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Private equity’s apocalypse has been greatly exaggerated

Private equity fundraising is on the rise. So are private equity deal prices (or at least deal multiples).

The temptation, judging by several recent articles, is to assert causation. Private equity firms are raising more money, so they are under more pressure to deploy capital. The fund size dog wags the deal size dog, likely resulting in disappointing returns. No wonder certain large institutional investors — like the California Public Employees’ Retirement System (CalPERS) — are cutting their allocations to private equity.

But the numbers don’t really back up this argument.

First, let me stipulate that private equity “dry powder” (i.e., undeployed fund capital) is currently at an all-time high of around $1.17 trillion, according to Preqin. This includes not only buyout dry powder ($442b), but also things like real estate private equity ($210b) and venture capital ($126b):


This is around 12% more dry powder than the private equity market has had, on average, over the past seven years, and an 8% increase from just this past December. At the same time, however, private equity investment is not growing at anywhere near the same rate.

For example, private equity deal volume in 2014 (by dollars) currently is on pace to virtually mirror 2013. It also would come in around 12% below 2005 deal volume, despite there being 19% more dry powder. And as whopping 65% below 2006 deal dollar volume, when the dry powder-kegs were $100 billion or so lighter.

In other words, available private equity dollars do not directly translate into private equity deals. Remember, these funds typically have at least five years to deploy initial capital commitments. There is no immediate rush, particularly in the midst of bull public markets that have raised prices across the board (something private equity firms can sometimes combat, at least theoretically, by using cheap leverage). Buyout execs pay a lot of lip service to lessons learned from the financial crisis, but the reality is that massive take-privates — particularly ones that involve multiple sponsors — have become a rarity.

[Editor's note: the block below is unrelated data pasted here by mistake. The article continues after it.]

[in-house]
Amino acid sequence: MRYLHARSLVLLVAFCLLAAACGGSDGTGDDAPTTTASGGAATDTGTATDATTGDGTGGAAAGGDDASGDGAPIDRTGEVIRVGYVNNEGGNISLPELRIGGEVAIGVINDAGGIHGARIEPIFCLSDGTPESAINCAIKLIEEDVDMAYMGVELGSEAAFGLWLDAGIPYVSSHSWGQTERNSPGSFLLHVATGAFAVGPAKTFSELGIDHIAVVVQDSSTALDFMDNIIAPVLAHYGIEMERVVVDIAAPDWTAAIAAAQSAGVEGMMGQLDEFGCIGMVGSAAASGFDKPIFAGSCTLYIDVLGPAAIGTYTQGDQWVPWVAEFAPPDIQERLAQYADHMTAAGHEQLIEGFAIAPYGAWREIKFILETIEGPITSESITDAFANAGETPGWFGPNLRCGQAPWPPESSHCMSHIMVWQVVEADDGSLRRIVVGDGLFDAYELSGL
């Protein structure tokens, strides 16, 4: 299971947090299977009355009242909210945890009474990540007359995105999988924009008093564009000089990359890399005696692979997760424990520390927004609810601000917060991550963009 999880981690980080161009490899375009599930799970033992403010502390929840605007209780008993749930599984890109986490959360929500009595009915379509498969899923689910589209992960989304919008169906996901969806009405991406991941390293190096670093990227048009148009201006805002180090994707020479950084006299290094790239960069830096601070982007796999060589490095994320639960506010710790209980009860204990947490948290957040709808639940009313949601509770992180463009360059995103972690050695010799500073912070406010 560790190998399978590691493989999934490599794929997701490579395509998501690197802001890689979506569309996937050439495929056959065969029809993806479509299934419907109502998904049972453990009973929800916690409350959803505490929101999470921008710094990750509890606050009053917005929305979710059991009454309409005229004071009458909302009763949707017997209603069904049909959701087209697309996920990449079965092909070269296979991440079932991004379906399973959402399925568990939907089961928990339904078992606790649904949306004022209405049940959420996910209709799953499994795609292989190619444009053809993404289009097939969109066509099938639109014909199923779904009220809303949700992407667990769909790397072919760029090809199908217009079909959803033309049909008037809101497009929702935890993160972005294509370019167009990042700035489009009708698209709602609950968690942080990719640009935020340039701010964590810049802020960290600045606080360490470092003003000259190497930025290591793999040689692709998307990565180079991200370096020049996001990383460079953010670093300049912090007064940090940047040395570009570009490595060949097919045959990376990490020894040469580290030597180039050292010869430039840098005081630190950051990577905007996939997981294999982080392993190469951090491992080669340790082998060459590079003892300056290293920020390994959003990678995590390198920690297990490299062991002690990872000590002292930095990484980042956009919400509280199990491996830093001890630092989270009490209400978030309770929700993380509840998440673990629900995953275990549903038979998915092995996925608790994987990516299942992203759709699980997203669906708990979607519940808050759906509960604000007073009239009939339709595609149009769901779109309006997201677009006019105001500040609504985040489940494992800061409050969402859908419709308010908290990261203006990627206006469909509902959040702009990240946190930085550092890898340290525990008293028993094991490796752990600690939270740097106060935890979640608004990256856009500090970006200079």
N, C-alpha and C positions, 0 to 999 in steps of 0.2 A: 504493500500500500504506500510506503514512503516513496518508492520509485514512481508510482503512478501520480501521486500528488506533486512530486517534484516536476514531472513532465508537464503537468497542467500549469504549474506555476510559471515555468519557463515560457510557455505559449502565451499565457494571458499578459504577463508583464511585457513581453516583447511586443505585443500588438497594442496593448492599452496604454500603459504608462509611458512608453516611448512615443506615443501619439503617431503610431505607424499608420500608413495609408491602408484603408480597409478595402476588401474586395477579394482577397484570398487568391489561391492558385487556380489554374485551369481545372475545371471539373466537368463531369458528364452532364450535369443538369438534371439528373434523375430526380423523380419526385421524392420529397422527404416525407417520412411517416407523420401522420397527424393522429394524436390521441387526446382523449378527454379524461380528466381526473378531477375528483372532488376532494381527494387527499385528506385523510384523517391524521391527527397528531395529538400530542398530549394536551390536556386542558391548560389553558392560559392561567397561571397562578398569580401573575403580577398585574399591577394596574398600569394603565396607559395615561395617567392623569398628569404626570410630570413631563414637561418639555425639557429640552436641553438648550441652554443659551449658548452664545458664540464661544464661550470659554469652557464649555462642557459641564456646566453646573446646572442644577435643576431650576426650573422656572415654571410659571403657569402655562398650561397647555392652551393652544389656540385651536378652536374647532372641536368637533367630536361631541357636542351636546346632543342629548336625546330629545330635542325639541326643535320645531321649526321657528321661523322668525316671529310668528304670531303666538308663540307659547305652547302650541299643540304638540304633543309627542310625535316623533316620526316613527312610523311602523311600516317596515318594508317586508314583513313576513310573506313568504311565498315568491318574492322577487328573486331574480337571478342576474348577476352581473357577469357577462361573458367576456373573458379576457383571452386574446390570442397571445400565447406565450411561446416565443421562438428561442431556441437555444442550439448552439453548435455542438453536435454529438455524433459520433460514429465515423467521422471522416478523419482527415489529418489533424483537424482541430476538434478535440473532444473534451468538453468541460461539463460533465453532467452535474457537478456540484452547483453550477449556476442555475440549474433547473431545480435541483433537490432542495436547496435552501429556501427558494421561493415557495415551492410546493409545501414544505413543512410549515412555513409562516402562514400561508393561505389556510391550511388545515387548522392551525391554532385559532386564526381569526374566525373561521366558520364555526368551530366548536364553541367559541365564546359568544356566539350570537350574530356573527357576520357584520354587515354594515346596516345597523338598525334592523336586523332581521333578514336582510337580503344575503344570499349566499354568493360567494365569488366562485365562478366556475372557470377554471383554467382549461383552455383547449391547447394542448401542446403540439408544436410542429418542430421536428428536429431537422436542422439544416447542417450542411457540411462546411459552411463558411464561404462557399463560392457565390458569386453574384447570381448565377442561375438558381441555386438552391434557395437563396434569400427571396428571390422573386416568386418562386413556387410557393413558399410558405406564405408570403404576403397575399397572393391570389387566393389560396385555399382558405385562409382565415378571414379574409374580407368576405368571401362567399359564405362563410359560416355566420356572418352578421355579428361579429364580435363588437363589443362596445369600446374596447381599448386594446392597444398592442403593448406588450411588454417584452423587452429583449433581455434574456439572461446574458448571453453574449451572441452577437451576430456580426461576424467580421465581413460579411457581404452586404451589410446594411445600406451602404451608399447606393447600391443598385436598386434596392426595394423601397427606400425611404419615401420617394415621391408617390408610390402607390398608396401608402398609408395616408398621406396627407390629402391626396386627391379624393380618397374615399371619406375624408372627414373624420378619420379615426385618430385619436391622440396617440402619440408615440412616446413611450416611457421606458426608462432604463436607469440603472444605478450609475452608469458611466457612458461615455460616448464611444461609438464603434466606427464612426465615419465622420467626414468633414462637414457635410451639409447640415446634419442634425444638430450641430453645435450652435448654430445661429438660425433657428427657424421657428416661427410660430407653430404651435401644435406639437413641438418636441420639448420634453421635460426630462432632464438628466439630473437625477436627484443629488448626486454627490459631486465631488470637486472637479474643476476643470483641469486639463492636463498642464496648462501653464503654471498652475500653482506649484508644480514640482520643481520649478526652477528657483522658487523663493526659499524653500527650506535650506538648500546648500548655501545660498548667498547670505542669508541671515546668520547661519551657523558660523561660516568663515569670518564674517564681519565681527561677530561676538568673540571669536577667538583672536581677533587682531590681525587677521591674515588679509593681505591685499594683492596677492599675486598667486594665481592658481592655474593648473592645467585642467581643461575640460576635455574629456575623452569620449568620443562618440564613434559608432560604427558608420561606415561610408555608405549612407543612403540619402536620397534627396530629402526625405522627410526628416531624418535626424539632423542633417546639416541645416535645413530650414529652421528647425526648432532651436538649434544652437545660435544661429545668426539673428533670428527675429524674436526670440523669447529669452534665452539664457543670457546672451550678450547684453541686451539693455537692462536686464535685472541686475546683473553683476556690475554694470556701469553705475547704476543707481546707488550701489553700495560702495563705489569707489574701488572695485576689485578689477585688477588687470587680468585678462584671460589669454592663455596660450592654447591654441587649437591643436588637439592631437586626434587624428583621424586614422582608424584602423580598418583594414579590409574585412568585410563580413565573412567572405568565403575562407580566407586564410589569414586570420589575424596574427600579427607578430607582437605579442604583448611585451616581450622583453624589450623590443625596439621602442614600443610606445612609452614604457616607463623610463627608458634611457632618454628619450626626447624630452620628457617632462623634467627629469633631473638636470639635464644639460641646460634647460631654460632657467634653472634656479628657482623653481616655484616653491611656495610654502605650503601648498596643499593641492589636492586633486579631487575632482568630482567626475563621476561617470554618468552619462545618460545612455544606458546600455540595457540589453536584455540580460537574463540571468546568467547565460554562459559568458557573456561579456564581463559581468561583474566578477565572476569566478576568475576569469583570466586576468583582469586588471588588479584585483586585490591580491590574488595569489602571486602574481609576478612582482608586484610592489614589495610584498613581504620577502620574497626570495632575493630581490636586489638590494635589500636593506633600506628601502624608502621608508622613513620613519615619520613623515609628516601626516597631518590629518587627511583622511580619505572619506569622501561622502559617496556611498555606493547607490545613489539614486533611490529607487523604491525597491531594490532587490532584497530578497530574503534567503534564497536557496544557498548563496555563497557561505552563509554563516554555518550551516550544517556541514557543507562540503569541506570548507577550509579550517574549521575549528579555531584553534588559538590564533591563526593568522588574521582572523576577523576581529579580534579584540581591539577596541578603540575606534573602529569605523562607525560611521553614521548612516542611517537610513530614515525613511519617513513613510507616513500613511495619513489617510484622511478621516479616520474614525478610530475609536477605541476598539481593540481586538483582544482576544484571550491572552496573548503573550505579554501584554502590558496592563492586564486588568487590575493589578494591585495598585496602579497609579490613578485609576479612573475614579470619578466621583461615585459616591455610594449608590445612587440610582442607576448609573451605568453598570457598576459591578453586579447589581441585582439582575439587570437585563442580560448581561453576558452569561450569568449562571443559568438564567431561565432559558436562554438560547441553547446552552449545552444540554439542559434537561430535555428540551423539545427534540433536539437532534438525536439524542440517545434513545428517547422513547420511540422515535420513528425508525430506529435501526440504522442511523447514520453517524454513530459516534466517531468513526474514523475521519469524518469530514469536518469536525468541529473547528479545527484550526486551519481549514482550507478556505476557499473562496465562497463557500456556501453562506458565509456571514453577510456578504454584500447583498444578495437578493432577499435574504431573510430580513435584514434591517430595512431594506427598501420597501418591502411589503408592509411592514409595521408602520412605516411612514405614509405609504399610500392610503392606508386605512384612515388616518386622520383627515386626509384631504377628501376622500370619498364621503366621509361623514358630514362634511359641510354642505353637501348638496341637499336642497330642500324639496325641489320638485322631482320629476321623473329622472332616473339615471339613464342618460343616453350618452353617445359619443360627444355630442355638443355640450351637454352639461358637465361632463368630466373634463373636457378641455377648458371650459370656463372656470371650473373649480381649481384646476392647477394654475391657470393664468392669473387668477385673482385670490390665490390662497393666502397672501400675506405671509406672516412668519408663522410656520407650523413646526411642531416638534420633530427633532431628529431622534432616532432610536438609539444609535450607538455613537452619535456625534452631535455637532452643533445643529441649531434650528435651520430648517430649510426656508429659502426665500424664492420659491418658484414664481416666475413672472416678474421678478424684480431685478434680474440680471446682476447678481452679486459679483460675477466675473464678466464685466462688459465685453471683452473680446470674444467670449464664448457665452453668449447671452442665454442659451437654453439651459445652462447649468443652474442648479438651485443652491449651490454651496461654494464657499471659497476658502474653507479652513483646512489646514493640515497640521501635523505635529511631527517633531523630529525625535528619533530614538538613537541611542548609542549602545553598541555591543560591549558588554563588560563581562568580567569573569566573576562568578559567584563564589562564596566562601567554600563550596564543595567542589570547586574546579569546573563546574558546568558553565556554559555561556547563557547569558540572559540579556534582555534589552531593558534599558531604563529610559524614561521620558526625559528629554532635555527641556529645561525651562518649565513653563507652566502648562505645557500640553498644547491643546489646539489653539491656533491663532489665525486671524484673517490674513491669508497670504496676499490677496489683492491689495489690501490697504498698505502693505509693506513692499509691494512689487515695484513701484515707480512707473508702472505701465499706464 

As for those institutional allocation decisions, a lot of it seems to be more about reverse denominator effect than about future ROI concerns. For example, a 14% target private equity allocation at CalPERS today would represent around $41 billion in real dollars. Just two years ago, that same 14% target allocation would have been worth $33 billion. Many of these big institutions got stuck in a reverse denominator effect during the financial crisis, and are prudently resetting allocations so that they don’t risk a repeat situation.

Moreover, many allocations were formulated based on pre-crisis fundraising environments that were much busier than even today’s revived market (i.e., there isn’t enough supply to satisfy demand). CalPERS, for instance, was well short of its 14% allocation even before lowering it — suggesting that its rejiggering was as much about reflecting reality as it was return objectives.

To be sure, none of this is to asset that returns from the 2014 vintage of private equity funds will outperform. Indeed, history shows that the best ROI comes from funds raised when the overall economy and financial markets are sluggish. But all of the hand-wringing over fundraising and deal volume seems to be… well, overwrought.

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